Jessica Hernandez: Yeah, so in Mexico it’s a little bit more different because we don't have tribal sovereignty. And I think the sovereignty that our communities our pueblos have kind that foster has been by themselves like more independent without the legal paperwork. And in Mexico where we practice a lot of sustainable self-determination where we don't necessarily have to go to the political round to get our rights to advocate for our rights. So, I think that when we look at Mexico when we look at Central America our indigenous communities are always constantly fighting because we don't have those legalities right to protect our land rights or indigenous right as people. And living in Seattle I’m witnessing how the Duwamish Tribe that’s not federally recognized but Seattle is part of their ancestral lands. How they're advocating for those rights and it kind of parallels a lot to what my communities in Mexico and El Salvador continue to do to this day.
Ariana Brocious: How can non-indigenous environmental and conservation groups work in concert with indigenous communities and respect tribal knowledge without romanticizing it?
Jessica Hernandez: One of the ways is that I can think of is just like undoing the fact that we all think that indigenous peoples have this romantic relationship with nature because for many of us, right, we’re in the process of reclaiming our relationship with nature whether because we were displaced or because you know many of our people are also being raised in cities. So, you know, the nature and human experiences and relationships are different than those of us who are raised in our traditional homelands. And I think that you know that stereotype is that of the ecological noble savage for every indigenous person is portrayed as this pristine magical creature that's prancing with nature that has very this, in tune relationship with nature. So, I think it is kind of undoing that stereotype and realizing that not all indigenous peoples have strong relationships with nature.
Ariana Brocious: We’ve talked about having better relationships with tribes with listening to indigenous people about what their concerns might be before Western scientists come in and decide what some research project should be. Even with the flaws in the conservation movement it’s still sorts of the avenue in space we have to work in addressing a lot of these concerns around biodiversity and environmental resources and problems. So, are there ways that you would suggest we go about taking on projects collaboratively that can really help us get down the road in addressing these past wrongs?
Jessica Hernandez: I think you like hit the nail right in its head, right. Because when you’re talking about like collaboration because I think that oftentimes as scientists and conservationists we think that we know what's best for the community. And I think that oftentimes in conservation right we look at models as one size fits all when in reality that's not the case. And I think that by working with indigenous communities It would allow us to create more just solutions that are not necessarily going to harm the indigenous communities the most. And I think that oftentimes indigenous communities are trying to address climate change mitigation efforts and adaptation efforts, but unfortunately, they don't have the funding to do so. So, I think that it’s important right for us to leverage our power and position especially a scientist conservationist who have the means to maybe apply for grants to kind of support the communities and also kind of step back right if they want to lead it just allowing them to lead those efforts. And you know that's how we can support without necessarily kind of co-opting the movements or kind of taking over as the voice for them, right.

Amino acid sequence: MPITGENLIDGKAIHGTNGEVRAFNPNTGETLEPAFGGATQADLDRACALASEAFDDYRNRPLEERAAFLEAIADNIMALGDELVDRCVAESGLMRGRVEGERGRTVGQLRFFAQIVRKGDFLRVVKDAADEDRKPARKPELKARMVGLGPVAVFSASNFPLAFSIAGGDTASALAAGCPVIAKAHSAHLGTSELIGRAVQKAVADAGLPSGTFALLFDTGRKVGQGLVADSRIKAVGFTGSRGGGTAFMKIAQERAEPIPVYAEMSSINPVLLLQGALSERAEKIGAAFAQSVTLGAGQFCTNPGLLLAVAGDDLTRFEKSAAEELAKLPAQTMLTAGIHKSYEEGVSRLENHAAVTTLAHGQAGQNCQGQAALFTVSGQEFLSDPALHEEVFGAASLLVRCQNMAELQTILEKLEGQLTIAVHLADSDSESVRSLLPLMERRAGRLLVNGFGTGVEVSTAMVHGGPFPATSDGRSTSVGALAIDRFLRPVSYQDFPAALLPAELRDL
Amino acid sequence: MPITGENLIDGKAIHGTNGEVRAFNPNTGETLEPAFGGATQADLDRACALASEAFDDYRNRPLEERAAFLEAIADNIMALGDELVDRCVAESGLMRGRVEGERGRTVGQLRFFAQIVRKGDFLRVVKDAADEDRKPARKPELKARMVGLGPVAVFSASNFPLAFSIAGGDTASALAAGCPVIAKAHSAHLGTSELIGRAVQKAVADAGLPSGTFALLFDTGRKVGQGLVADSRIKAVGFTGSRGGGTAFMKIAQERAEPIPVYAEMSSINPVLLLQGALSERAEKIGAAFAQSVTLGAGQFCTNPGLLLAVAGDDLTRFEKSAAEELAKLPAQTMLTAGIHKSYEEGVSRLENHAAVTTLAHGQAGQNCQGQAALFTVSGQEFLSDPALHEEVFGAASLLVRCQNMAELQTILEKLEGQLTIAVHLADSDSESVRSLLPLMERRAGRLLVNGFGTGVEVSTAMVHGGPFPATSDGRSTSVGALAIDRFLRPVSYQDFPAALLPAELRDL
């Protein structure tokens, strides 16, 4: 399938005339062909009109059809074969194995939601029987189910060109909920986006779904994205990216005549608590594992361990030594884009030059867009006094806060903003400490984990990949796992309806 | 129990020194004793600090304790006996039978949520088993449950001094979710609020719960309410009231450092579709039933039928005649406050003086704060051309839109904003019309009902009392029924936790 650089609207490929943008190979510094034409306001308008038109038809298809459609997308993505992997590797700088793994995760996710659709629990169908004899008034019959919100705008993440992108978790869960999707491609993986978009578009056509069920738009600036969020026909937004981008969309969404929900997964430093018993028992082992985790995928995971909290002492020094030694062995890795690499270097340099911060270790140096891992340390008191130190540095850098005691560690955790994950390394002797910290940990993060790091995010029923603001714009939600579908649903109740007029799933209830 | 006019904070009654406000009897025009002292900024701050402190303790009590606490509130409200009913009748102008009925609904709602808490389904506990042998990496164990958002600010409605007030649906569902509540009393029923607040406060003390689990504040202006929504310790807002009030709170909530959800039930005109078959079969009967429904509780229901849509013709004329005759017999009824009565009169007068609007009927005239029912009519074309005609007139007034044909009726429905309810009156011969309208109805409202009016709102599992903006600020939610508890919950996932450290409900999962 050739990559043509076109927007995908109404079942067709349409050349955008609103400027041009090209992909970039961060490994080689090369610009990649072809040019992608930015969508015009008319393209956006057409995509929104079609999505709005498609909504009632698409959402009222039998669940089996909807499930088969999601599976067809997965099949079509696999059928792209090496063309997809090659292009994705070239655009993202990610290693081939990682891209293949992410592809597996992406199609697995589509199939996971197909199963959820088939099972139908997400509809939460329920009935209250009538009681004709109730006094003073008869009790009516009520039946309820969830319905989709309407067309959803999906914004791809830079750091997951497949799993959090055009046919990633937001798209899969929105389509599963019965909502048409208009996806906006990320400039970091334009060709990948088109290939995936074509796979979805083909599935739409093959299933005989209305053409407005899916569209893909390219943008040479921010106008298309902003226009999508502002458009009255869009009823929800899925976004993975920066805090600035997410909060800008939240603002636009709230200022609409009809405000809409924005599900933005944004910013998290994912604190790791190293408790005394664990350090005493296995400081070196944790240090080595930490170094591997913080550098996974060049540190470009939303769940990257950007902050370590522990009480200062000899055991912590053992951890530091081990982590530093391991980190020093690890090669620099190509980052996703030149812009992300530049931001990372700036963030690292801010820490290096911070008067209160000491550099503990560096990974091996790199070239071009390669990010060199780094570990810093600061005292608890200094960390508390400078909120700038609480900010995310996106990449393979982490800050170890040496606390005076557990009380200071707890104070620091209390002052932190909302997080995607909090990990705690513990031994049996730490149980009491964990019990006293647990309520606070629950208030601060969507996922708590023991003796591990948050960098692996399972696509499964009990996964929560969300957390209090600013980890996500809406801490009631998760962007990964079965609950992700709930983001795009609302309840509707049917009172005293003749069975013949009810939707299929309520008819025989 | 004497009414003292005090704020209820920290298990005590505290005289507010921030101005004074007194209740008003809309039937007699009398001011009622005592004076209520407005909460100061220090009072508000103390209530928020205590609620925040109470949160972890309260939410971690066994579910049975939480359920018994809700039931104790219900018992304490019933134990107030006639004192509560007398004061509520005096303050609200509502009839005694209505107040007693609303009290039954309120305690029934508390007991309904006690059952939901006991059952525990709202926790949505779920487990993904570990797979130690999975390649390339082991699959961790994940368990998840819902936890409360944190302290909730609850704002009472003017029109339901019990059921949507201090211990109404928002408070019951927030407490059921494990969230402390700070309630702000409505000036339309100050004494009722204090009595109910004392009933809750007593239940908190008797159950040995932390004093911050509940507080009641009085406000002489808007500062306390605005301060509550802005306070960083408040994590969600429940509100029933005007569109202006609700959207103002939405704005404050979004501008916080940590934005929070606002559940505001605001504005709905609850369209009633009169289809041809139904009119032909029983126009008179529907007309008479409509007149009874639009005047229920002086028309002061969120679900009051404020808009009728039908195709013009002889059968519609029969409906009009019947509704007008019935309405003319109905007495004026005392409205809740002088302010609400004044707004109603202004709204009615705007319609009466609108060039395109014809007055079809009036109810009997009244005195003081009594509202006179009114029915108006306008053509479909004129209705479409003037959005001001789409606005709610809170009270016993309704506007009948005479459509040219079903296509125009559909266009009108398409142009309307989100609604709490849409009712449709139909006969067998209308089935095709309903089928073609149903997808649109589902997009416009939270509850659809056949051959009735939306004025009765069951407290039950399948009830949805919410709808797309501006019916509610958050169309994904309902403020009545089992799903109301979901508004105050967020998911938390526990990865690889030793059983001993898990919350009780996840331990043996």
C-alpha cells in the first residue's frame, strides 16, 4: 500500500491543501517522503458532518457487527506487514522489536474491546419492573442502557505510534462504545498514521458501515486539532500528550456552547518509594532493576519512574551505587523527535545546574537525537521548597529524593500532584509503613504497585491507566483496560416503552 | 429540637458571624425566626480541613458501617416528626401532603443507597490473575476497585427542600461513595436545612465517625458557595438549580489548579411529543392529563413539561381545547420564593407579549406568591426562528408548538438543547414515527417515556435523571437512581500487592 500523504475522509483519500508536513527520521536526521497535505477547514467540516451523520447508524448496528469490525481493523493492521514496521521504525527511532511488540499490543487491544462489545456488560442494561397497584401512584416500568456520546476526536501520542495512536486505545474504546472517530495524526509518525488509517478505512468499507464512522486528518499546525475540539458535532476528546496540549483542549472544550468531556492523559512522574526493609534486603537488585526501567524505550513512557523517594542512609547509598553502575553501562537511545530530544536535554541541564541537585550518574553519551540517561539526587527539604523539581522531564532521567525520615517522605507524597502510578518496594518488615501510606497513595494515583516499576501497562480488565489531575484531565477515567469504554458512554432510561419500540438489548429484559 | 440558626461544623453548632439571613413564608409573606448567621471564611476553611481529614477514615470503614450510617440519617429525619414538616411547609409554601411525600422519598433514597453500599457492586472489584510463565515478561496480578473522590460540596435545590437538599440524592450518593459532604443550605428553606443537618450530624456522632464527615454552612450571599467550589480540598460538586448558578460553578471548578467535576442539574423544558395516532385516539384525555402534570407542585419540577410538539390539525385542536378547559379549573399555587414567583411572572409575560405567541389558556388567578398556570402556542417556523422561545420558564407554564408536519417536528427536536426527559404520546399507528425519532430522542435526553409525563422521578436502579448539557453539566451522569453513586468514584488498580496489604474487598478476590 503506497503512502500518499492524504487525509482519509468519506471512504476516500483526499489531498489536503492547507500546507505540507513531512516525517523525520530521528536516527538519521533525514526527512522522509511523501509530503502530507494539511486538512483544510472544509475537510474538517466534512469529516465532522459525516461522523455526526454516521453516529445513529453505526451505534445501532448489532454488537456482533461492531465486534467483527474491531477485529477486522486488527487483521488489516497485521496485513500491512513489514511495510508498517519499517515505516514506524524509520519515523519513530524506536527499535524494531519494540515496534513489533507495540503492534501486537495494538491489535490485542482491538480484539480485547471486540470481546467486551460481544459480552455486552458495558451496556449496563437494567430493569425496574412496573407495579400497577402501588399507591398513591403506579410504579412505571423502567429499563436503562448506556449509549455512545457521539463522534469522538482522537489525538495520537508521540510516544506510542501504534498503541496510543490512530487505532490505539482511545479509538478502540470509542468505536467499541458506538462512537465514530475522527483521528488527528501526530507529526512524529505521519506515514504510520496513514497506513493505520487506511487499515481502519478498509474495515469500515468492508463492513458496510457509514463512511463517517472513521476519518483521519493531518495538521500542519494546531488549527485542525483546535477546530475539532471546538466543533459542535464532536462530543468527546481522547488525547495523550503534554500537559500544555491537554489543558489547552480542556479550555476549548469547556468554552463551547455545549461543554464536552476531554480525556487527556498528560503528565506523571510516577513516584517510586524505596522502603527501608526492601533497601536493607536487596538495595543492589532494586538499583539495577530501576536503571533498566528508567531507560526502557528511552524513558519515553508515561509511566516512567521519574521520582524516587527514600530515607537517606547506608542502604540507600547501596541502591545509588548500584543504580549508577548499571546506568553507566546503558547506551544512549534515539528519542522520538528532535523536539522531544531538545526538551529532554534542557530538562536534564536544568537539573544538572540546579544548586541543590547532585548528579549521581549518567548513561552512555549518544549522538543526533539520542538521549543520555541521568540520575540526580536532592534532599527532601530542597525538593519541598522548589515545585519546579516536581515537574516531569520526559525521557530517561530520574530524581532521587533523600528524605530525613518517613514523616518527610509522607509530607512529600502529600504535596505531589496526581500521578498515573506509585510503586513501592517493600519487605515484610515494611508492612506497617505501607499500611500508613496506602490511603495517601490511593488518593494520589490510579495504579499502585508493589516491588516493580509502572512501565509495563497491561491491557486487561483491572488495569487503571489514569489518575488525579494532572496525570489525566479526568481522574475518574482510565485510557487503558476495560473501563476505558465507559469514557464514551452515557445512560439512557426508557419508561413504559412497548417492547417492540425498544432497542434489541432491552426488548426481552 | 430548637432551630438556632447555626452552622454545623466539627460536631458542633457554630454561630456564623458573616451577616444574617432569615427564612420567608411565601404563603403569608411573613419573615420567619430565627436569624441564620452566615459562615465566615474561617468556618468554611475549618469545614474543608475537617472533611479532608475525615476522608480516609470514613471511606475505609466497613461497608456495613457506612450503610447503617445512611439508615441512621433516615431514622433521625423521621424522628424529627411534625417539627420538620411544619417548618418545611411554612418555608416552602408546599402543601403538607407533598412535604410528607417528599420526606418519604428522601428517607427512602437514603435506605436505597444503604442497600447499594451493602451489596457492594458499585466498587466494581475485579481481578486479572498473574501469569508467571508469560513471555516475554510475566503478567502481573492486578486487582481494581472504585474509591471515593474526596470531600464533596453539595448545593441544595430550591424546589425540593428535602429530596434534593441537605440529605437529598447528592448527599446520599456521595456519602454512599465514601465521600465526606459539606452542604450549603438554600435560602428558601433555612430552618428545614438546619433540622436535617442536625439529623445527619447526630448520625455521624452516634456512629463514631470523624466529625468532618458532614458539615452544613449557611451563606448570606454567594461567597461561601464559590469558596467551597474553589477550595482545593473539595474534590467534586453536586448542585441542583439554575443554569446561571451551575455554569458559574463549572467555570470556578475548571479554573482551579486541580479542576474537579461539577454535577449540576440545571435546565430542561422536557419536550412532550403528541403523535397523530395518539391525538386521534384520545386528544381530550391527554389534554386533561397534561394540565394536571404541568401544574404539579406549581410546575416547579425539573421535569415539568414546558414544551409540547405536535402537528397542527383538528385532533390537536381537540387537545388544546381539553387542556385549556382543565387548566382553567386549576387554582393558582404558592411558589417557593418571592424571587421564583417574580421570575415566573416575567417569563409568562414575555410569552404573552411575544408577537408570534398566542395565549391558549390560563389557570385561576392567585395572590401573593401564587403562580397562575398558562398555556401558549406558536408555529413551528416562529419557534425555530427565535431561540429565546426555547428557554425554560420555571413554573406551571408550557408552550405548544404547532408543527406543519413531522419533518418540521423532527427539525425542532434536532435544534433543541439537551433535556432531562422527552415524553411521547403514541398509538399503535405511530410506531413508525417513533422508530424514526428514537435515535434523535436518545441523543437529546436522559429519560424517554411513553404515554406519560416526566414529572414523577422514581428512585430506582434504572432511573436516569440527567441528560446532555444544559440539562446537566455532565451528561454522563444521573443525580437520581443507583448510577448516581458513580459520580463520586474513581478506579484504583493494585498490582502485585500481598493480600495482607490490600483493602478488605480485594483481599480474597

Ariana Brocious: You mentioned the land back movement. Do you think we need to put more US land under the management of indigenous people? And if so, how should that be done and what would that may be accomplish?
Jessica Hernandez: So, oftentimes, the land back movement I think that it’s something that maybe we’re not gonna see in our lifetime, because obviously you know the people who can return the land to indigenous peoples don't want to do that especially when we talk about governments. But one of the ways it can be done is that you allow the indigenous communities from those lands to start stewarding and care taking for the lands, right. Because oftentimes, you know, even when we try to practice our ceremonies in certain locations because there are national parks or they’re urban parks we have to get special permits. If we want to harvest medicine or medicinal plants we’re not allowed to, right, because it’s city property, government properties. So, I think that even starting off with allowing access to lands, especially to indigenous peoples who need it for ceremonial practices to gather their medicines will be one of the ways and I think that will be the first step. But through the land back movement it will allow indigenous communities who have that since time immemorial history and those lands to steward and care take for the lands and kind of enact those management practices that they want people to follow.